A Business Email Compromise (BEC) scam has resulted in a $39.1 million loss for Ubiquiti Networks, an American technology company that manufactures wireless networking products.
On August 6th, Ubiquiti Networks issued a press release summarizing the results of its fourth fiscal quarter of 2015, which ended on June 30, 2015. The company reveals in that statement that it was the victim of a BEC scam that resulted in losses of $39.1 million.
A Business Email Compromise scam is a type of social engineering attack in which an attacker compromises the legitimate email account of a high-ranking executive, such as a CFO, and uses that unauthorized access to make fraudulent wire transfers to bank accounts of their choice.
A variant on the classic BEC attack, “vendor fraud” occurs when an attacker impersonates a vendor and changes the payment details of a transaction. This in some way mimics a scheme being practiced by a group of Nigerian scammers.
Excluding the costs and related expenses it incurred as a result of the BEC scam, Ubiquiti Networks states that its cash for operating costs for the quarter would have been $57.3 million, a 56% increase sequentially.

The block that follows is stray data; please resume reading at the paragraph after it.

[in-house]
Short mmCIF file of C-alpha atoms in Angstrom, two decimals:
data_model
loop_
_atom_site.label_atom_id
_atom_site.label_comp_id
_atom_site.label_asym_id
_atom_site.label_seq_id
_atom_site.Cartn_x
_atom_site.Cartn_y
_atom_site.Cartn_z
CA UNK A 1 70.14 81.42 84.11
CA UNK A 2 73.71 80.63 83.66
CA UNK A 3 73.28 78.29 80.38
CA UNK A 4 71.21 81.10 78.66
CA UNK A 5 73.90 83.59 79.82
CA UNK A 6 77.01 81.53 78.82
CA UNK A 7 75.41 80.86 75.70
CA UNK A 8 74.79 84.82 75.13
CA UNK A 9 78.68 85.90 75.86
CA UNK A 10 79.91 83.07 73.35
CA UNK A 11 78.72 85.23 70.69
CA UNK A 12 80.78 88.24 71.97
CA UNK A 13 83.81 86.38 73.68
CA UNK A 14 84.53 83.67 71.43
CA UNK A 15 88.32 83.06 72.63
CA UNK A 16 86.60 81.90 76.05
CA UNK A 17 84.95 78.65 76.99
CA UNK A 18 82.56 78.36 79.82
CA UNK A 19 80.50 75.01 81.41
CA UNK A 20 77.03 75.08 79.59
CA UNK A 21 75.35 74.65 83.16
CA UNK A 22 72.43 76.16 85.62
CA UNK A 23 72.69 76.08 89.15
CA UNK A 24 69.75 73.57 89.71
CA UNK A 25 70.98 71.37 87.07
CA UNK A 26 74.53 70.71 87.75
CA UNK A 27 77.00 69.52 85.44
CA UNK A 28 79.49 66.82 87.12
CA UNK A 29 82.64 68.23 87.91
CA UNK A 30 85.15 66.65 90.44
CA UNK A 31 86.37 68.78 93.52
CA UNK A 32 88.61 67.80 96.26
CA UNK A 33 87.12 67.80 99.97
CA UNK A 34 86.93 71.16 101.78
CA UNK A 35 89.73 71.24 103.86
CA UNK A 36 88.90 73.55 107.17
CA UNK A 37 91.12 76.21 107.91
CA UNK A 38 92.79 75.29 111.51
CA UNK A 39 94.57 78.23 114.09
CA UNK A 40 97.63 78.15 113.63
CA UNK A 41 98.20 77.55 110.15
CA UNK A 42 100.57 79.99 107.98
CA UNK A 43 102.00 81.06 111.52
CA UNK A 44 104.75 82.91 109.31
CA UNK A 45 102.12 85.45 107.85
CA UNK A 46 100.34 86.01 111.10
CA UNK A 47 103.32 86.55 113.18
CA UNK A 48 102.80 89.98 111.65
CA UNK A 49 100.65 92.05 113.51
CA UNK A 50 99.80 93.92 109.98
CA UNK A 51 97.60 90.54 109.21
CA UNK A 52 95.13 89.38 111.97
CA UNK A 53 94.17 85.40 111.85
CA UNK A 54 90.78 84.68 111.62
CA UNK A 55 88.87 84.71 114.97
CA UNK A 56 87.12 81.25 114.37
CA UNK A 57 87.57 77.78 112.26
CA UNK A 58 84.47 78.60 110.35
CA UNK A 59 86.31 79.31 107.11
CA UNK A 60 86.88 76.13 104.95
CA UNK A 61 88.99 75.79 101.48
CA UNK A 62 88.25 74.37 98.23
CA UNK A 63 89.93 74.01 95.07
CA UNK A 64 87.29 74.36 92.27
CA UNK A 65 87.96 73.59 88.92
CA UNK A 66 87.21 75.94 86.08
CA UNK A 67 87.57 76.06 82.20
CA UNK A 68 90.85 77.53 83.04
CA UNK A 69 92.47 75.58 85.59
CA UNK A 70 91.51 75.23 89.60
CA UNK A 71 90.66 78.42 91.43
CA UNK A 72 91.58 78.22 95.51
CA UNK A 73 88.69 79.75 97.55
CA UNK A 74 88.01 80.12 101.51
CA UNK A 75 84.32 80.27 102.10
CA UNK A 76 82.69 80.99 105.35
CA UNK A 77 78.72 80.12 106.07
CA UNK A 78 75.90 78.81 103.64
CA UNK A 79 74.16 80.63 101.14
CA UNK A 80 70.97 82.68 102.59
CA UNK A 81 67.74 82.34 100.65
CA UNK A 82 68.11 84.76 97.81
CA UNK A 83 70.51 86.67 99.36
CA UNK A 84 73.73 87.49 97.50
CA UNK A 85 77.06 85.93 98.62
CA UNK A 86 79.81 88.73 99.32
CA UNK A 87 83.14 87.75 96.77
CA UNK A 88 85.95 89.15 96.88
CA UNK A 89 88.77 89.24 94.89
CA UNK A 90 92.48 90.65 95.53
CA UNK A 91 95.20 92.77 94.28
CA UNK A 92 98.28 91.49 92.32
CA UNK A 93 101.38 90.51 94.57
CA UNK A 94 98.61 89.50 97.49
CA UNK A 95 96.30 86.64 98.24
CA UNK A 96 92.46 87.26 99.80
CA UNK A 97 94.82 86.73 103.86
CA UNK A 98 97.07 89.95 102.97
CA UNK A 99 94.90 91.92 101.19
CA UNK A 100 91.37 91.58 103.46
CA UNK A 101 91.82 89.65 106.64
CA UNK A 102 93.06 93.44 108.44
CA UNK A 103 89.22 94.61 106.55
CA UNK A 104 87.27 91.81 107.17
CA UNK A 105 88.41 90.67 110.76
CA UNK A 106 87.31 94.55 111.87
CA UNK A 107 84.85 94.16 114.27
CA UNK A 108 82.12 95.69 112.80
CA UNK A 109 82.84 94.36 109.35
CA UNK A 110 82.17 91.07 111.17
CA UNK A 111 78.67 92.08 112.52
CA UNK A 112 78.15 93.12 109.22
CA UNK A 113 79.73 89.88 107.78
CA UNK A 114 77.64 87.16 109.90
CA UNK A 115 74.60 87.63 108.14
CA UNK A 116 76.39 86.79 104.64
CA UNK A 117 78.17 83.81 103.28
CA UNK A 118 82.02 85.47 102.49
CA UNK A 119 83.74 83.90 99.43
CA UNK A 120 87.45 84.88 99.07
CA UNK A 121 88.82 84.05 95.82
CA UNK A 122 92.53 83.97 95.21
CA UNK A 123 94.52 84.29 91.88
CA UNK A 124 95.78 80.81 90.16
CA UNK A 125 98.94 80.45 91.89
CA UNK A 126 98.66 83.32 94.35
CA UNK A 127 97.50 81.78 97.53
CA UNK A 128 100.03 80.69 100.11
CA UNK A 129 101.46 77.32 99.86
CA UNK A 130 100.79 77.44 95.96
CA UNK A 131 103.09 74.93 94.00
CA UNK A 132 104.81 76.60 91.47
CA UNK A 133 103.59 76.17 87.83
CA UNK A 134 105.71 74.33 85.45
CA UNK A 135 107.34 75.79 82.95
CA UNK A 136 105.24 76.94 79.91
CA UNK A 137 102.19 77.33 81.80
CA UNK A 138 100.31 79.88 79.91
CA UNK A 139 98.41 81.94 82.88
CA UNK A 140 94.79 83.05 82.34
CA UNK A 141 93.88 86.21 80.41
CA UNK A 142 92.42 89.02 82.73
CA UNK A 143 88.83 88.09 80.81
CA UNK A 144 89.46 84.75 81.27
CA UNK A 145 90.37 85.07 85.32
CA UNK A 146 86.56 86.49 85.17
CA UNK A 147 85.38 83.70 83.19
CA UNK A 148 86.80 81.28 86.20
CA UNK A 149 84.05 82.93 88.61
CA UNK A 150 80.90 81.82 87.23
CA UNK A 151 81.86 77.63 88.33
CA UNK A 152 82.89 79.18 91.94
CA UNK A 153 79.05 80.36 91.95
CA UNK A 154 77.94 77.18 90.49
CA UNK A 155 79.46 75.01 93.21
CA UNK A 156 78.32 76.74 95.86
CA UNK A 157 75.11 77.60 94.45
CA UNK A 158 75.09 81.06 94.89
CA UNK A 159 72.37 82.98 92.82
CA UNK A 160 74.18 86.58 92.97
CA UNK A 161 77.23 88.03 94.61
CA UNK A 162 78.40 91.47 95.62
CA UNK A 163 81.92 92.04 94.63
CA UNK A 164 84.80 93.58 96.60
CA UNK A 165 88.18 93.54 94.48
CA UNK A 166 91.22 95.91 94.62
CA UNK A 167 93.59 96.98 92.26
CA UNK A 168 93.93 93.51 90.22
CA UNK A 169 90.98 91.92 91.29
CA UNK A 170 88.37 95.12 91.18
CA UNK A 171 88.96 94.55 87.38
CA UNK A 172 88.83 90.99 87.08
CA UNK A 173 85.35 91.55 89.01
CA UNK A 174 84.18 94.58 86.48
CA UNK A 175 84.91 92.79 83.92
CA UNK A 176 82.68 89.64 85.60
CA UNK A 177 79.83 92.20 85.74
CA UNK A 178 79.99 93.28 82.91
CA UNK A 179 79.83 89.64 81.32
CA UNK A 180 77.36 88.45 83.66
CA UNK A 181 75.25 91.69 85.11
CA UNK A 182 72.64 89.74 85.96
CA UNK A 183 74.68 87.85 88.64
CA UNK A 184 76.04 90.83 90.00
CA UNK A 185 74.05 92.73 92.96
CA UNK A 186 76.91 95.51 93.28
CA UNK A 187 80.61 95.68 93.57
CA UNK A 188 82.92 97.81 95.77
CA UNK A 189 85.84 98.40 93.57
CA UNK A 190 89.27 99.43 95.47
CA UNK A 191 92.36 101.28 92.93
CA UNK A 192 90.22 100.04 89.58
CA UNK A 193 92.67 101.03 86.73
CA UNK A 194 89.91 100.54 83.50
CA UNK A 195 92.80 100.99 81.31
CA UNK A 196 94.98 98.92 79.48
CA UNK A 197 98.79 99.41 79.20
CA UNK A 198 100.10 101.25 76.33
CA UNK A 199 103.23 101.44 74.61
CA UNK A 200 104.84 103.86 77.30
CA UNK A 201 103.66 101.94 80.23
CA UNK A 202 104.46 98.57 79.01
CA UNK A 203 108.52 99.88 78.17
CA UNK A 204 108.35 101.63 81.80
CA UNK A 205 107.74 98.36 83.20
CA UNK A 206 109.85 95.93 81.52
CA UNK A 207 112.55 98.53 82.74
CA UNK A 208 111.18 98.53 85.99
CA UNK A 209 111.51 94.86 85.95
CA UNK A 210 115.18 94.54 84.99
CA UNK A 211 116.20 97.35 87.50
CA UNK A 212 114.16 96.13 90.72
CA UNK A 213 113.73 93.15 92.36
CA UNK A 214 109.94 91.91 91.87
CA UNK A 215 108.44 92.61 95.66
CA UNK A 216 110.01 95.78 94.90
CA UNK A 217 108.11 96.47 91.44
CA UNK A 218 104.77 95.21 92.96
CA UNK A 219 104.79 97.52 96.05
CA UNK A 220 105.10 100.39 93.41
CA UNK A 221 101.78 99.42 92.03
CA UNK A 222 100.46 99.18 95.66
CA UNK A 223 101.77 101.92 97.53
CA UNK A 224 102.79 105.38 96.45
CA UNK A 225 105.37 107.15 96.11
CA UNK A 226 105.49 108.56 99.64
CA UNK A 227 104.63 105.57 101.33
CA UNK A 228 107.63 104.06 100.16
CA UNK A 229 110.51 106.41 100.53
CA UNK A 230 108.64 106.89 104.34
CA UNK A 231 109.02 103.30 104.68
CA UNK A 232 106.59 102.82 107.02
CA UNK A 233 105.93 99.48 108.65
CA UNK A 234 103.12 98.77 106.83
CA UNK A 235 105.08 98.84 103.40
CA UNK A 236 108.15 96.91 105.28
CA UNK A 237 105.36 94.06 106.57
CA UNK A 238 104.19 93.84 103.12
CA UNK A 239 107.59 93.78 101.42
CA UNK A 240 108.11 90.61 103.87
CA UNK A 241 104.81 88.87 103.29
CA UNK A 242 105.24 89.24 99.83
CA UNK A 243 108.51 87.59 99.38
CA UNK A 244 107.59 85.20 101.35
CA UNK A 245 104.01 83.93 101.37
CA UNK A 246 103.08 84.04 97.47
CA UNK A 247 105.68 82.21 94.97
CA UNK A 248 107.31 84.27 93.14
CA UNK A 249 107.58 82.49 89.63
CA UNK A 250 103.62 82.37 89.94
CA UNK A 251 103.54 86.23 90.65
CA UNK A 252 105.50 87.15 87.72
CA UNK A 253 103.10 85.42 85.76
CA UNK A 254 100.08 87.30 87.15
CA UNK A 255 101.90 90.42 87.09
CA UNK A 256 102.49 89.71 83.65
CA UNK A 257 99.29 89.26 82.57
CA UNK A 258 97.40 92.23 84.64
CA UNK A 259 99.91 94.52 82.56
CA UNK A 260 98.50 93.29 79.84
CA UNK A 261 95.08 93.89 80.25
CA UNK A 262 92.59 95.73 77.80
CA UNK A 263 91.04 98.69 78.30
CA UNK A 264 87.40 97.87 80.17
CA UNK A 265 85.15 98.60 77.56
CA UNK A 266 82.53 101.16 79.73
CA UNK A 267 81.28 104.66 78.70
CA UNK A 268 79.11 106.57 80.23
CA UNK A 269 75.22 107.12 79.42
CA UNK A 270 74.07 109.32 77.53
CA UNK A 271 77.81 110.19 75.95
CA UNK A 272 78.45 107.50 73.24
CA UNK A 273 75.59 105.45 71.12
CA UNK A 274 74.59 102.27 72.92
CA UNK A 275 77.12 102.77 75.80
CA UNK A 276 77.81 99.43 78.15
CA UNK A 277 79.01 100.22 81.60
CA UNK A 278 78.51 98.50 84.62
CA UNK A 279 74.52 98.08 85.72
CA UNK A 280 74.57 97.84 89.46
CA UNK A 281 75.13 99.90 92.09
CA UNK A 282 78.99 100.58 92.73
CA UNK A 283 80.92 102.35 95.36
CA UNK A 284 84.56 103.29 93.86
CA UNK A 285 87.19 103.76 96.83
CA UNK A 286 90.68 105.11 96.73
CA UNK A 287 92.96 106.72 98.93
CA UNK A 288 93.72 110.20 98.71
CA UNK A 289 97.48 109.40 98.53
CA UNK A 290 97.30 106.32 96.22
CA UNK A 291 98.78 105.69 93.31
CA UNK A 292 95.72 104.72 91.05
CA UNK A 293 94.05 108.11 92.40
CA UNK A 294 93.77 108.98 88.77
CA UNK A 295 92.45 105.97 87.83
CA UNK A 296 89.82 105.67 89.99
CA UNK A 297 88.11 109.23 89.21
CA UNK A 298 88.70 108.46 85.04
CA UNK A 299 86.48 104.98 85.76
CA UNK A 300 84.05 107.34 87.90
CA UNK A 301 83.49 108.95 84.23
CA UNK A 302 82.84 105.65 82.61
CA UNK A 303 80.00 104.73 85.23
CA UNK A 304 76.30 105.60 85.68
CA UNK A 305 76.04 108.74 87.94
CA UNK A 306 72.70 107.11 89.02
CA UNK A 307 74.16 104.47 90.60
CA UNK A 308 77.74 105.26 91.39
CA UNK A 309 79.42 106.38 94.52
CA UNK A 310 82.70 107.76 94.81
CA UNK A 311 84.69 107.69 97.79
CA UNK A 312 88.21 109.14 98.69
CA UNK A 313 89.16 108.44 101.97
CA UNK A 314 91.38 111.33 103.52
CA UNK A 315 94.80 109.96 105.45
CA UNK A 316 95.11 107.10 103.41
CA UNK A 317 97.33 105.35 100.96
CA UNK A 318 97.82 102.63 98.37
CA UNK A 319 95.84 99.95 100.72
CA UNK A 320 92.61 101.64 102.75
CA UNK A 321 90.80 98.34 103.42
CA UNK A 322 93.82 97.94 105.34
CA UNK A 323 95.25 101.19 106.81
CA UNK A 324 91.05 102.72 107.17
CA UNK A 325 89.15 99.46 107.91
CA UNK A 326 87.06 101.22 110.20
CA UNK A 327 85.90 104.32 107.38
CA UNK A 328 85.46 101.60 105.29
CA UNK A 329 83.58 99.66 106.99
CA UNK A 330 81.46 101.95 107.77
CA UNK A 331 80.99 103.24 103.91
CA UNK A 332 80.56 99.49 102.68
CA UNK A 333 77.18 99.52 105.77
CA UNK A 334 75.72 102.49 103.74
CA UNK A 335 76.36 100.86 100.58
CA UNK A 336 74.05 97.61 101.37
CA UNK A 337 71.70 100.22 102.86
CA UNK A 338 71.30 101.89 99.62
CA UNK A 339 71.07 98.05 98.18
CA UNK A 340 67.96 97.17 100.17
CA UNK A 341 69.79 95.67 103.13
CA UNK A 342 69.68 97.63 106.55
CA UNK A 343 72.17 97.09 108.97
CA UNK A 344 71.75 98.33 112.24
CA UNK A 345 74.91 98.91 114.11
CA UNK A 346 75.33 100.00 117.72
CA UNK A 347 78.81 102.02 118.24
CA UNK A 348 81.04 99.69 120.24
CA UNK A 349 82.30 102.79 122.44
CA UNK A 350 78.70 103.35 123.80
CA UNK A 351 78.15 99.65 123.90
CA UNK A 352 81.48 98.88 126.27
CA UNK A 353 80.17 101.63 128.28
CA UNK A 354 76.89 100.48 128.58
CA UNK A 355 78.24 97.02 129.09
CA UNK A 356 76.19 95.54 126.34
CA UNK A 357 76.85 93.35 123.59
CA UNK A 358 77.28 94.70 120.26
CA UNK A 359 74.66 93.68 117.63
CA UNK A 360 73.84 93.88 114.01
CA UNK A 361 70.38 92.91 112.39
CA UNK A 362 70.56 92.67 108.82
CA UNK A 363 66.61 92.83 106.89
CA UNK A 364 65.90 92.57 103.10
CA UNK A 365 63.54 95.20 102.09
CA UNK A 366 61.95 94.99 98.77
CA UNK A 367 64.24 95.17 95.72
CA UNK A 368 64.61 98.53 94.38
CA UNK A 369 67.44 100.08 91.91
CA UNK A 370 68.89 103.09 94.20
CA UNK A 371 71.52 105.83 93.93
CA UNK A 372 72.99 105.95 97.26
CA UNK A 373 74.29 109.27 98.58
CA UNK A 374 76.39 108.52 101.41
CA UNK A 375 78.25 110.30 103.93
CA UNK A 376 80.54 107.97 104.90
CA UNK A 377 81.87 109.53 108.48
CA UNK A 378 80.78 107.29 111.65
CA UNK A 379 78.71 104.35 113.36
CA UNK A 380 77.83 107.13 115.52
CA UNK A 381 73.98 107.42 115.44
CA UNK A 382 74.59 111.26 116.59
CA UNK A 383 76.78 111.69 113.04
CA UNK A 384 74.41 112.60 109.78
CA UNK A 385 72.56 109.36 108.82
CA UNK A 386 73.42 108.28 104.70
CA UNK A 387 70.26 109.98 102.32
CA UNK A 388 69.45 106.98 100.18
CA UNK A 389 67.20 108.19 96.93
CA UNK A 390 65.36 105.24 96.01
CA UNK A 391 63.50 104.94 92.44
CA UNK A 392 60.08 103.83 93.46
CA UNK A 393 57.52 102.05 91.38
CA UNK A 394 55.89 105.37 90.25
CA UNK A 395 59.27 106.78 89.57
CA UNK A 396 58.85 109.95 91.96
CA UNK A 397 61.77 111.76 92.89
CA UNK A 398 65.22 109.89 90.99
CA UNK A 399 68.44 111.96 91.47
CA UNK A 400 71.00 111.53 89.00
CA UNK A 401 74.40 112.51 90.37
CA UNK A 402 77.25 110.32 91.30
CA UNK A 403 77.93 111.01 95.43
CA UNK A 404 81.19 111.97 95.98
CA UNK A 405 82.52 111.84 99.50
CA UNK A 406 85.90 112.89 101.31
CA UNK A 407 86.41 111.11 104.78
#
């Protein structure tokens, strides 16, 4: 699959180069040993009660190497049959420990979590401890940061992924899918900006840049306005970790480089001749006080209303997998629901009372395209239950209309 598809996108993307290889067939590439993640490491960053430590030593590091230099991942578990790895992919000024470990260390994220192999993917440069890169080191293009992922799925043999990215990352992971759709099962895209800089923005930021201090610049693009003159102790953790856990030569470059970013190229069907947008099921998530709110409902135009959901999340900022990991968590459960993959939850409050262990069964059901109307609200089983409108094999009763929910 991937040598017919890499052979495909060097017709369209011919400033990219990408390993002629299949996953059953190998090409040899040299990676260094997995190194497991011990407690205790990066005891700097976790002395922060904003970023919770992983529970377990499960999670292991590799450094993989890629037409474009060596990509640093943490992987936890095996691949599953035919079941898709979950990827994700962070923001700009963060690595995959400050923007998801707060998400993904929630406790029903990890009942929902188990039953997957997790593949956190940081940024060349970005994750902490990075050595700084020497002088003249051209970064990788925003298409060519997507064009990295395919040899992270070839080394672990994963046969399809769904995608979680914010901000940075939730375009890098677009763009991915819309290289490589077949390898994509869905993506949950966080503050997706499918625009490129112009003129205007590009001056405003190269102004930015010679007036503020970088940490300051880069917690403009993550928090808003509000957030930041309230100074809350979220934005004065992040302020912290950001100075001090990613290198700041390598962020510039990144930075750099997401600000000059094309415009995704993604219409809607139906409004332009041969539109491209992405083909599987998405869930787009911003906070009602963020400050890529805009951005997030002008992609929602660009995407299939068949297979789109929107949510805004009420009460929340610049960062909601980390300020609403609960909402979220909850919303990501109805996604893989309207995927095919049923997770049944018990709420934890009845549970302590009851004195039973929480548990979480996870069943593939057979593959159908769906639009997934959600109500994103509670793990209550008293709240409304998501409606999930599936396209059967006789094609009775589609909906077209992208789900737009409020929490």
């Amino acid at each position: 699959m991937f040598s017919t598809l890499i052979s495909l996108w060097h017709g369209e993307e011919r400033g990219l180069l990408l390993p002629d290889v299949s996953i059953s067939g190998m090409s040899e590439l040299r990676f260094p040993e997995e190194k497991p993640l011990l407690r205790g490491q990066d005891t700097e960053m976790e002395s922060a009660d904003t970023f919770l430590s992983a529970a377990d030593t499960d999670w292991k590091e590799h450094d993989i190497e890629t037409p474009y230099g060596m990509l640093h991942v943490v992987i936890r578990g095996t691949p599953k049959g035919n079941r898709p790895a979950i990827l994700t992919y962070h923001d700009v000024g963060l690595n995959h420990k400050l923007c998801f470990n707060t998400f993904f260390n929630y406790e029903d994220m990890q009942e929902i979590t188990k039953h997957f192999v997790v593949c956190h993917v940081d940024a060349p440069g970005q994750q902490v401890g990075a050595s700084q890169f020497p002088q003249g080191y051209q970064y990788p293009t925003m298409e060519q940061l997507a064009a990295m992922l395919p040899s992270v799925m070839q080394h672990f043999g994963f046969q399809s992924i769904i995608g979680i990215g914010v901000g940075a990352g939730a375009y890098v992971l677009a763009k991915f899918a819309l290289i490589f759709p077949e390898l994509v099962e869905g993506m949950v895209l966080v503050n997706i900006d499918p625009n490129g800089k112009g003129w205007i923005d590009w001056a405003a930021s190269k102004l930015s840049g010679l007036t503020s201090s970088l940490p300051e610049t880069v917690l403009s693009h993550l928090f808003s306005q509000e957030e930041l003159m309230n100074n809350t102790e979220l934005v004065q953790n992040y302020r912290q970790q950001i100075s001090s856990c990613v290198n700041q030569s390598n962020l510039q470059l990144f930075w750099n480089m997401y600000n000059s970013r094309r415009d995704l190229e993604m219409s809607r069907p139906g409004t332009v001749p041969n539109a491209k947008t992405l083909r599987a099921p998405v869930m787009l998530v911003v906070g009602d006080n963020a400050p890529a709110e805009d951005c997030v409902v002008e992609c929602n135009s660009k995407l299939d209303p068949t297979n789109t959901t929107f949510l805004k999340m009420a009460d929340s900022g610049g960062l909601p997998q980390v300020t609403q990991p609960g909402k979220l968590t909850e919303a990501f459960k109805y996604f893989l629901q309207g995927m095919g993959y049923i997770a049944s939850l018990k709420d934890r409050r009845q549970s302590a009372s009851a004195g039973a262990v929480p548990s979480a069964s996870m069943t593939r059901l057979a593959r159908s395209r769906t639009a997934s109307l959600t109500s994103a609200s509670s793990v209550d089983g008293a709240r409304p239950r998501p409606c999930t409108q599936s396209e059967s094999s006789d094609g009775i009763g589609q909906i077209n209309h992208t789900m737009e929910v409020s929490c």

The company discloses additional information about the incident in the Form 8-K it filed to the U.S. Securities and Exchange Commission.
“On June 5, 2015, the Company determined that it had been the victim of a criminal fraud,” Ubiquiti Networks reports. “The incident involved employee impersonation and fraudulent requests from an outside entity targeting the Company’s finance department. This fraud resulted in transfers of funds aggregating $46.7 million held by a Company subsidiary incorporated in Hong Kong to other overseas accounts held by third parties.”
After discovering the compromise, Ubiquiti Networks initiated legal proceedings that enabled it to successfully recover $8.1 million of the monies transferred. The company is also hoping to recover an addition $6.8 million, which is currently subject to legal injunction.
At this time, Ubiquiti Networks does not believe it will receive insurance coverage for this scam. However, after conducting an independent investigation of its networks, the company has determined that no internal intrusion took place and that no corporate, financial, or account information was compromised.
These findings give Ubiquiti Networks optimism for the future.
“While this matter will result in some additional near-term expenses, the Company does not expect this incident to have a material impact on its business or its ability to fund the anticipated working capital, capital expenditures and other liquidity requirements of its ongoing operations.”
Users are urged to avoid free web-based email, carefully decide what to post to social media and to company websites, and implement additional security features (such as two-factor authentication) in order to avoid becoming a victim of a BEC scam.